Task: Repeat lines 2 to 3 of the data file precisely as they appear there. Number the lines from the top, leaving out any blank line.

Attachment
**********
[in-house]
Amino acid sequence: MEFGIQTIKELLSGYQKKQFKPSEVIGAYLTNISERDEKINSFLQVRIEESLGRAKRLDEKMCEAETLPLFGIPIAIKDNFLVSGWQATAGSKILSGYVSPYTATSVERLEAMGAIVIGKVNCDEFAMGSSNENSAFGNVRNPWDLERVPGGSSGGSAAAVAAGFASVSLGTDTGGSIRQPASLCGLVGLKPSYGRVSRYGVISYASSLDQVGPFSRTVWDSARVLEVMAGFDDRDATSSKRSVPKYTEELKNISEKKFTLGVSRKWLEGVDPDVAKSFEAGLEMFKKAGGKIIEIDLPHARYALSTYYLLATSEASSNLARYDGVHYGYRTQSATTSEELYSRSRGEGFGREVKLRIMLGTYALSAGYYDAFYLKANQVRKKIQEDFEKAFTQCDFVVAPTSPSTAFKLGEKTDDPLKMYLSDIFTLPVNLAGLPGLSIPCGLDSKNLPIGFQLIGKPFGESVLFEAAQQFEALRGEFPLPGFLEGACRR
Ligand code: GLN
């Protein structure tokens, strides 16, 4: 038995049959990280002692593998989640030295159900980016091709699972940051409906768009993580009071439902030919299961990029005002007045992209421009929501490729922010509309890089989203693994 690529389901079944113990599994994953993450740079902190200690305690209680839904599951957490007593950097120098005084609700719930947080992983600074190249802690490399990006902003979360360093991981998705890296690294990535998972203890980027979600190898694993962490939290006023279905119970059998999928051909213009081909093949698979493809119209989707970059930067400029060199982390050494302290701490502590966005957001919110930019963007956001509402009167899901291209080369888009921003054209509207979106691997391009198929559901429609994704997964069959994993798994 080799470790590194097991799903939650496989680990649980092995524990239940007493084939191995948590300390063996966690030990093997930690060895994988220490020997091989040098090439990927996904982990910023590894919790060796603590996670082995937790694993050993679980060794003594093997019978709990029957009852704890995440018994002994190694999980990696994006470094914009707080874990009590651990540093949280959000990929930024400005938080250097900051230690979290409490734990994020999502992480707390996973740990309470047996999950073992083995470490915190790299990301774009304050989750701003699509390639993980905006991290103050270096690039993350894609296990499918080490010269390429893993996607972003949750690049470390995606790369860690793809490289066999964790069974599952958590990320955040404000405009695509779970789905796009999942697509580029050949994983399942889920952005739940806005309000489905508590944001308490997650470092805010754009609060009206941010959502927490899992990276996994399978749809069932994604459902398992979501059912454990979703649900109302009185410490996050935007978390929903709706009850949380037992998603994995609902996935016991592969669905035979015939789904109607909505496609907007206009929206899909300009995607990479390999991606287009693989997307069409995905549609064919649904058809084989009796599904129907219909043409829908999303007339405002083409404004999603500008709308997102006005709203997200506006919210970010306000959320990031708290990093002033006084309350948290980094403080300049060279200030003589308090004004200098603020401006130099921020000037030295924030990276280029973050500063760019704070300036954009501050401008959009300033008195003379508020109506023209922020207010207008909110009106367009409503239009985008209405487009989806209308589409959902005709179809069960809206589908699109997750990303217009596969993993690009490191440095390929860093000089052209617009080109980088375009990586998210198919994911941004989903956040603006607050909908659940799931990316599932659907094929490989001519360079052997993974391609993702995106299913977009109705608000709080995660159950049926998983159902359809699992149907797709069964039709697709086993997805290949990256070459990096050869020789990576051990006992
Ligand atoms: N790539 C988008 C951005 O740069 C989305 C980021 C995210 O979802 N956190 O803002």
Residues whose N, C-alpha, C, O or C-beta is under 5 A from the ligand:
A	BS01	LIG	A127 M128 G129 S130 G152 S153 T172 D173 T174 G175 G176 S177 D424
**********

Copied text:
Amino acid sequence: MEFGIQTIKELLSGYQKKQFKPSEVIGAYLTNISERDEKINSFLQVRIEESLGRAKRLDEKMCEAETLPLFGIPIAIKDNFLVSGWQATAGSKILSGYVSPYTATSVERLEAMGAIVIGKVNCDEFAMGSSNENSAFGNVRNPWDLERVPGGSSGGSAAAVAAGFASVSLGTDTGGSIRQPASLCGLVGLKPSYGRVSRYGVISYASSLDQVGPFSRTVWDSARVLEVMAGFDDRDATSSKRSVPKYTEELKNISEKKFTLGVSRKWLEGVDPDVAKSFEAGLEMFKKAGGKIIEIDLPHARYALSTYYLLATSEASSNLARYDGVHYGYRTQSATTSEELYSRSRGEGFGREVKLRIMLGTYALSAGYYDAFYLKANQVRKKIQEDFEKAFTQCDFVVAPTSPSTAFKLGEKTDDPLKMYLSDIFTLPVNLAGLPGLSIPCGLDSKNLPIGFQLIGKPFGESVLFEAAQQFEALRGEFPLPGFLEGACRR
Ligand code: GLN